Comment: Why we still need to fight against hate and intolerance
Patrick Cash writes on being the victim of a hate crime in London, and why we still need to fight against intolerance.
Last night I was the vicim of hate crime in London. I was on a date with a boy in Shoreditch, and at around 1am we shared a kiss on Shoreditch High Street. The occupants of a car held at traffic lights, all white, male and in their 20s, began shouting homophobic abuse at us. I shouted back at them, at which point the driver of the car got out in a quick, aggressive manner and began walking towards us. Being a little drunk, with someone I instinctively wanted to protect, and holding a couple of years’ boxing experience, I went into the road to meet him.
He did nothing. I mean I won’t lie, I wasn’t angry, I was furious and I was hardly hiding it. I imagine that he’d expected the boy and I to automatically run away at his action. Confronted by an alternative prospect he did little more than uncertainly continue to mutter homophobic slurs. People from the busy high street quickly came between us, he got back into the car and drove off with one last ‘fucking queers’. Today I reported the incident on the London Met’s online crime reporting service.
I’m not writing this to paint myself as a hero for standing up to somebody, and in retrospect my rash actions might have been foolish. Neither is this a call to arms, that all gay men should begin boxing. As much as I believe personally in having the ability to defend myself, fighting fire with fire is more likely to deepen division than create harmony. And a harmony created by bigoted homophobes being scared of militant gays is no real harmony, for it doesn’t address the gnarled, twisted root of the problem.
I am writing this piece about hate. I think we tend to, or like to, believe that hate crime is something that happens in other countries. In Russia under the cold-blooded Bond villain that is Putin; in pious Uganda with their ‘Kill the Gays’ bill; in Iran where they hang gay boys with hoods over their heads. But hate happens all the time in the UK. As recently as 2011 a gay man named Ian Baynham was kicked to the floor by three teenagers, and then had his head stamped on until he died, in Trafalgar Square. All for holding the hand of his partner.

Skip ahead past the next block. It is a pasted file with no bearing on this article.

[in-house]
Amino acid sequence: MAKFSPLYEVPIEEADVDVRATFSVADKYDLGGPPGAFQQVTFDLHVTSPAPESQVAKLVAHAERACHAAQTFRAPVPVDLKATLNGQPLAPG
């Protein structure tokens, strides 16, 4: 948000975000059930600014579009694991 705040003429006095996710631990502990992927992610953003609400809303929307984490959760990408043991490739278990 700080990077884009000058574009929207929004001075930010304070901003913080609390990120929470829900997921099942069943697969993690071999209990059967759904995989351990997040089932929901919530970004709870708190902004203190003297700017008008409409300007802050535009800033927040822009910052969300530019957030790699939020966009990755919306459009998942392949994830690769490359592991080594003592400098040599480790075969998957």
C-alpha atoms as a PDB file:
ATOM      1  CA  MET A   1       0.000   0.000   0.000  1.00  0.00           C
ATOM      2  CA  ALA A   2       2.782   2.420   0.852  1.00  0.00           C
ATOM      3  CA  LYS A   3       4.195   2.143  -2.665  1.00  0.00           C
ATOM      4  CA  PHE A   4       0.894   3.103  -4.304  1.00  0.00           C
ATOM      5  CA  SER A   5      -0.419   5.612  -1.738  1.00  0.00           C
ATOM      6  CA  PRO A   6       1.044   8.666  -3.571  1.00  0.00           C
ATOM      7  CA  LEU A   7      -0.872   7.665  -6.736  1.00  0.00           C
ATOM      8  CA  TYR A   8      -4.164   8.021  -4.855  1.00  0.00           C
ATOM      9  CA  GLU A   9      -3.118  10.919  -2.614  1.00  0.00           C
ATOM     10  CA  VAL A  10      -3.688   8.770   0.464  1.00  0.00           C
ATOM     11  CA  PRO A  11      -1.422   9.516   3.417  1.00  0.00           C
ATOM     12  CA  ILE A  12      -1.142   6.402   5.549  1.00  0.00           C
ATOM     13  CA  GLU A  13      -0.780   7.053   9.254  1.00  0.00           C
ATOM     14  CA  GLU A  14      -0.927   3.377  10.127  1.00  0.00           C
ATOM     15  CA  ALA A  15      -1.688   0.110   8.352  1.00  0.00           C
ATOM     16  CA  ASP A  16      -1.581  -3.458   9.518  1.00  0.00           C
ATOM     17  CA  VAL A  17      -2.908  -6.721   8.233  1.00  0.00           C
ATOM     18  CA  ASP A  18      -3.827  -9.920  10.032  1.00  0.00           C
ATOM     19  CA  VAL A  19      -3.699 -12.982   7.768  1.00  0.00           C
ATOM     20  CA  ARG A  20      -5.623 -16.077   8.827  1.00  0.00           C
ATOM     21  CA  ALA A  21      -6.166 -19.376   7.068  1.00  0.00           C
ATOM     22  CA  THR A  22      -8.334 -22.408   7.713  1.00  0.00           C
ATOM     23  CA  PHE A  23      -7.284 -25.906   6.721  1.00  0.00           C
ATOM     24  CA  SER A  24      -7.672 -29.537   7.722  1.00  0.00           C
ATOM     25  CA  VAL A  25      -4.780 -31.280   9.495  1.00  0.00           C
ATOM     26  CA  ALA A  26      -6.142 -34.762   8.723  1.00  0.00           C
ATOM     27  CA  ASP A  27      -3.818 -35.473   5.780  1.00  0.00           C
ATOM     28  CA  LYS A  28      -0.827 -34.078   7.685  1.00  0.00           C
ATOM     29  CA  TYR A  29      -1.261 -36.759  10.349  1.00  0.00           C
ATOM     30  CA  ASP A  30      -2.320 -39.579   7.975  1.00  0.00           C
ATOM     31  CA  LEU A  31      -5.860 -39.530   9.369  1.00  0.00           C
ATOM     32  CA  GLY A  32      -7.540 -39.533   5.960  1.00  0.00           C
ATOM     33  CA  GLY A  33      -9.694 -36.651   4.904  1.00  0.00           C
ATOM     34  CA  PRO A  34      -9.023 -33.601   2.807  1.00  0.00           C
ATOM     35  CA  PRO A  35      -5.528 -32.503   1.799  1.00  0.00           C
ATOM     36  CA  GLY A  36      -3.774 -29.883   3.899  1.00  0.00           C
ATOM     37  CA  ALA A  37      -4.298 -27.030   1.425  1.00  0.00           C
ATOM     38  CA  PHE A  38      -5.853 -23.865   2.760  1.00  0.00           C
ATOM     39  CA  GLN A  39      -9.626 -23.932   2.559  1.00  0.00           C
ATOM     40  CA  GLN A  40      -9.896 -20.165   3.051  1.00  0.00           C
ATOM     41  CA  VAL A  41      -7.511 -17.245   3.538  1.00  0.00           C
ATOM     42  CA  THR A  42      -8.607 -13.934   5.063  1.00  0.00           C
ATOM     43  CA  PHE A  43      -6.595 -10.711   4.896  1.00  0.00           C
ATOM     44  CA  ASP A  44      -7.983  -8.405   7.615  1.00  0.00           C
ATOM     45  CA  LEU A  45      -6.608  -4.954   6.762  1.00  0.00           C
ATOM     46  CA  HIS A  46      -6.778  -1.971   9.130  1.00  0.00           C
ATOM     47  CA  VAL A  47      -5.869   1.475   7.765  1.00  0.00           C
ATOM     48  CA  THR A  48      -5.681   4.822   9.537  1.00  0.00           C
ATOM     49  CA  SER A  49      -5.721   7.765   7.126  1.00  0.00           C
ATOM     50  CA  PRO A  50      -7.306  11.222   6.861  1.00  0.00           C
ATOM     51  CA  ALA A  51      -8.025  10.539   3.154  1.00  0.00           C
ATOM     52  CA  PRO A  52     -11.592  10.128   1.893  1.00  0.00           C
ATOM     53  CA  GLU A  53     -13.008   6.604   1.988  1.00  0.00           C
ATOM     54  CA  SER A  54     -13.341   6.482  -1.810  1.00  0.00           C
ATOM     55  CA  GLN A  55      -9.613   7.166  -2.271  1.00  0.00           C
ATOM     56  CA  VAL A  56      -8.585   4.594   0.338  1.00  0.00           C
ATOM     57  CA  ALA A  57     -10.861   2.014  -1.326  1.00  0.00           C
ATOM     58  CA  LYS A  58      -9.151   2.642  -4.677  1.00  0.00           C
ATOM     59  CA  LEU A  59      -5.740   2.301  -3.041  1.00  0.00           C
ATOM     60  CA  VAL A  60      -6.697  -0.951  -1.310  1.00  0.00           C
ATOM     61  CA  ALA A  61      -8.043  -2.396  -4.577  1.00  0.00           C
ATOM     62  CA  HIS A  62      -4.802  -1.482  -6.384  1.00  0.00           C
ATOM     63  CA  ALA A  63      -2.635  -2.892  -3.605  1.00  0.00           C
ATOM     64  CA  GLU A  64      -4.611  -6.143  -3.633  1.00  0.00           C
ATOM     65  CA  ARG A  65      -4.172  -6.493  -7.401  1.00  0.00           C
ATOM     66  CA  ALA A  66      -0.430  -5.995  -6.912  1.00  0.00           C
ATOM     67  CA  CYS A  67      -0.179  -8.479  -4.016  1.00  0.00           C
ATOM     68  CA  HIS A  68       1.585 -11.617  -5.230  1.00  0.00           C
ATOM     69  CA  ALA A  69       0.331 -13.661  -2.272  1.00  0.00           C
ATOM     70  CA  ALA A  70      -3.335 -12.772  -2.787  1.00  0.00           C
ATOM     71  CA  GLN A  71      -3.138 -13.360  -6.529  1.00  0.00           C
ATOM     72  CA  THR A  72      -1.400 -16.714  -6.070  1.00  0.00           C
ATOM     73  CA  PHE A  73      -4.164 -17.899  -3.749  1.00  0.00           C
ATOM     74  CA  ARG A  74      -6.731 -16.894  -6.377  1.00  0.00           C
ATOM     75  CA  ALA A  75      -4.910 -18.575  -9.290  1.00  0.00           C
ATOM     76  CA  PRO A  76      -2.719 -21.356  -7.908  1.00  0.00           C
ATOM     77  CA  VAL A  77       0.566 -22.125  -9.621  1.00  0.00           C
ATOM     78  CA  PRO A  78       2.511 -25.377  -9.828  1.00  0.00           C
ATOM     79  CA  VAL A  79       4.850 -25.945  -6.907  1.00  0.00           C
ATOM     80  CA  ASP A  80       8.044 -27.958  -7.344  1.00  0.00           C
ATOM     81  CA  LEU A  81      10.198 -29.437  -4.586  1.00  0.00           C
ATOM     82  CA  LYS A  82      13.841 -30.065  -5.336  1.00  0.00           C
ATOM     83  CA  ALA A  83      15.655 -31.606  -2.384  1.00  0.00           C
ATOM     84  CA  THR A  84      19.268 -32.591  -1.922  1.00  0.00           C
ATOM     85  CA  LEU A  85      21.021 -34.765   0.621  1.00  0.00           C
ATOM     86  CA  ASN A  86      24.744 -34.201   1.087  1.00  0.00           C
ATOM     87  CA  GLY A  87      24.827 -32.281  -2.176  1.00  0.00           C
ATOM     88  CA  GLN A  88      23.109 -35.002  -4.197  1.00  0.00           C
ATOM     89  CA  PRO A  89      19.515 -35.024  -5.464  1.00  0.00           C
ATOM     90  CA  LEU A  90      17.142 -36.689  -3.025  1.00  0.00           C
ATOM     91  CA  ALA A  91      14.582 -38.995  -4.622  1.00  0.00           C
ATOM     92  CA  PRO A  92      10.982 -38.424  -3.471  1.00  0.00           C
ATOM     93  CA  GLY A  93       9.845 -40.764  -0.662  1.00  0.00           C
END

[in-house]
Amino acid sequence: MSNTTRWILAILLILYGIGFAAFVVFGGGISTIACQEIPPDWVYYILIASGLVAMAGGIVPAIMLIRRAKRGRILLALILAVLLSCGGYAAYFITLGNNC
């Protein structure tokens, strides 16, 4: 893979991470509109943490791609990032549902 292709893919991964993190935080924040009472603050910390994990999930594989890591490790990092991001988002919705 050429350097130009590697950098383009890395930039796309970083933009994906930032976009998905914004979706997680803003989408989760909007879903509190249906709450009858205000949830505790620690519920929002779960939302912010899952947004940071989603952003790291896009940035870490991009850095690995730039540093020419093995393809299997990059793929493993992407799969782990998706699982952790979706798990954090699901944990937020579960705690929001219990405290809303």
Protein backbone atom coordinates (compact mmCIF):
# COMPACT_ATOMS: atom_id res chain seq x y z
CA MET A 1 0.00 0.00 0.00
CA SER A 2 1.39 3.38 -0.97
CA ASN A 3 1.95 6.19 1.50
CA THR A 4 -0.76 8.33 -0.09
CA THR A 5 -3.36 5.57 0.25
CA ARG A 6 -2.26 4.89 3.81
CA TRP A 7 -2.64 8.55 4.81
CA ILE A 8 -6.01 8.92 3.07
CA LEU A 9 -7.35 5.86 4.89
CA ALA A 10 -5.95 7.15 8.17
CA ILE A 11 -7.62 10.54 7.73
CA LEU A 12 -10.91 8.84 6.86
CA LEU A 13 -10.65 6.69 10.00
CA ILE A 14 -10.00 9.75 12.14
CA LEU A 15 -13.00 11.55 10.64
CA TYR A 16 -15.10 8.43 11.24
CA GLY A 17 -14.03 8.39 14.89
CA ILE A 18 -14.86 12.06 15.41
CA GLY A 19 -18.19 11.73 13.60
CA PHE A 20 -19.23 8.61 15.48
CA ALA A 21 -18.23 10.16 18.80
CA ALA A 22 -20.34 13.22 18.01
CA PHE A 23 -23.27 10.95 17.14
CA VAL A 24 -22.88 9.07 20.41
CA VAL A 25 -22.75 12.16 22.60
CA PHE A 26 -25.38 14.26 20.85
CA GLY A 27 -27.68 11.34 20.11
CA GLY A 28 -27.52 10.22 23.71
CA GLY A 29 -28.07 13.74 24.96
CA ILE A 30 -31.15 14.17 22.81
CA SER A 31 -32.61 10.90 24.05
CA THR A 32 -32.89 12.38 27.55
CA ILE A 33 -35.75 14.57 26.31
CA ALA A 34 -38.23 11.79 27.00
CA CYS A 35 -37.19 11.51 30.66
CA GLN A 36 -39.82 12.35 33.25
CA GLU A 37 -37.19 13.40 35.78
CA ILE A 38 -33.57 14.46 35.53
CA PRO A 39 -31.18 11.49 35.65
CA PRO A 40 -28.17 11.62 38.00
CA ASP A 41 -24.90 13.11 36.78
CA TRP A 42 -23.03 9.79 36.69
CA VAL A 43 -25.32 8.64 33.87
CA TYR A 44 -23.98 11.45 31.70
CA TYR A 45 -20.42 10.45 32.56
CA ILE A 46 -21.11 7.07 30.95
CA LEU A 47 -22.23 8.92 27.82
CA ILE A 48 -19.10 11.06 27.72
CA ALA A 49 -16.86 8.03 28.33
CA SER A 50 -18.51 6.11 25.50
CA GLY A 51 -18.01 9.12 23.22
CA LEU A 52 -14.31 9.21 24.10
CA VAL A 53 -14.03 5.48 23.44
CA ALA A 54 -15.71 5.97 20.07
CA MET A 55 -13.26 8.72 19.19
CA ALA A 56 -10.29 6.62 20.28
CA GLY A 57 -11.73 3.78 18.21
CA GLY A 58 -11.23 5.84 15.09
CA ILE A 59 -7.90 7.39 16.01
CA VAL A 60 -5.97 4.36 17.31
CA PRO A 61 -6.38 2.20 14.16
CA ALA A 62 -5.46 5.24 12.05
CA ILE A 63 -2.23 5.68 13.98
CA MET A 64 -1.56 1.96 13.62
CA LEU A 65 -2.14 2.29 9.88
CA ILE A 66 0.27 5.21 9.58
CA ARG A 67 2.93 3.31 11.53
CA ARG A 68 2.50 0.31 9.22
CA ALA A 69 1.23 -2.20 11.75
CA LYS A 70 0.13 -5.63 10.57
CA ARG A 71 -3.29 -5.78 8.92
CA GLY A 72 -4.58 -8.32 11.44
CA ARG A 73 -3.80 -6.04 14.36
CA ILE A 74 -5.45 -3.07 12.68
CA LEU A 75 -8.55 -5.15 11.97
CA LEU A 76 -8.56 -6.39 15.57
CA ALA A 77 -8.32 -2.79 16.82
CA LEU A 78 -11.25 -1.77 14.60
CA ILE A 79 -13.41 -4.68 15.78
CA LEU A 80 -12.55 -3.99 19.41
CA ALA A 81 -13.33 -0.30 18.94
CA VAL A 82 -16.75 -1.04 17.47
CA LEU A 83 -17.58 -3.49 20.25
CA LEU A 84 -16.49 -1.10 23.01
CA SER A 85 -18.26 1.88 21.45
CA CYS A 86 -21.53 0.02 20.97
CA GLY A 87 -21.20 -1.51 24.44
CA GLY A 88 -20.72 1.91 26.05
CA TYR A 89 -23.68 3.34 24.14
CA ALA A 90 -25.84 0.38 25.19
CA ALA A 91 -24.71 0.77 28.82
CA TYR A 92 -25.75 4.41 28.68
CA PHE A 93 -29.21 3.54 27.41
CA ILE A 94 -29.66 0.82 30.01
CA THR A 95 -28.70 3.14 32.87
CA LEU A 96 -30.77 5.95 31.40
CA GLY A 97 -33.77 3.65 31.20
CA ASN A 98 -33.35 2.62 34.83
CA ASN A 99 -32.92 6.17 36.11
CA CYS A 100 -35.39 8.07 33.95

After I heard this news, I began my boxing. But of course the flames of hate transcend sexual orientation as their spark. Hate, conceivably, knows no boundaries. It purrs in the stabbing of Nahid Almanea for wearing a hijab, it stirs in the reprehensible words of Anjem Choudary, and nuzzles with Britain First’s invasion of mosques. For many, it laced the name of Mark Duggan. It’s there between the vowels of UKIP’s ‘palatable racism’.
Because hate stems from division, hate comes from us being ‘us’ and them being ‘them’. Hate is a fear of difference, and an inability to see that a shared humanity underlies differing social constructs. That because someone is transgender does not make them any more able to absorb hurt, or less able to experience love. We dehumanise the homeless with the term ‘crackhead’, and likewise our lexicon of derogatory insults from ‘faggot’ to ‘chav’ to ‘nigger’ is a form of depersonalisation.
We live in a society to relate to one another, otherwise we might as well just build walls around ourselves and run our own private Tescos forever more for our personal consumption. Before this incident happened to me, I had already organised a special event of Spoken Word London to the theme of ‘Anti-Hate’. It’s designed to tackle forms of discrimination and to create, through both speaking and listening, a greater sense of empathy. I believe even more now in its importance but are those four men in the car going to turn up and listen with open minds? It’s unlikely.
Perhaps instead it begins with the next generation, the generation being born right now. I have heard my own generation, those in their 20s, be described as ‘the lost’. But I’m already seeing my peers have children and rather than lost, I feel we have an immense power and responsibility to make the world of the future a place less of hate, and more of hope.
Patrick Cash is the Assistant Editor of QX Magazine, where this article originally appeared.
As with all opinion, this does not necessarily reflect the views of PinkNews.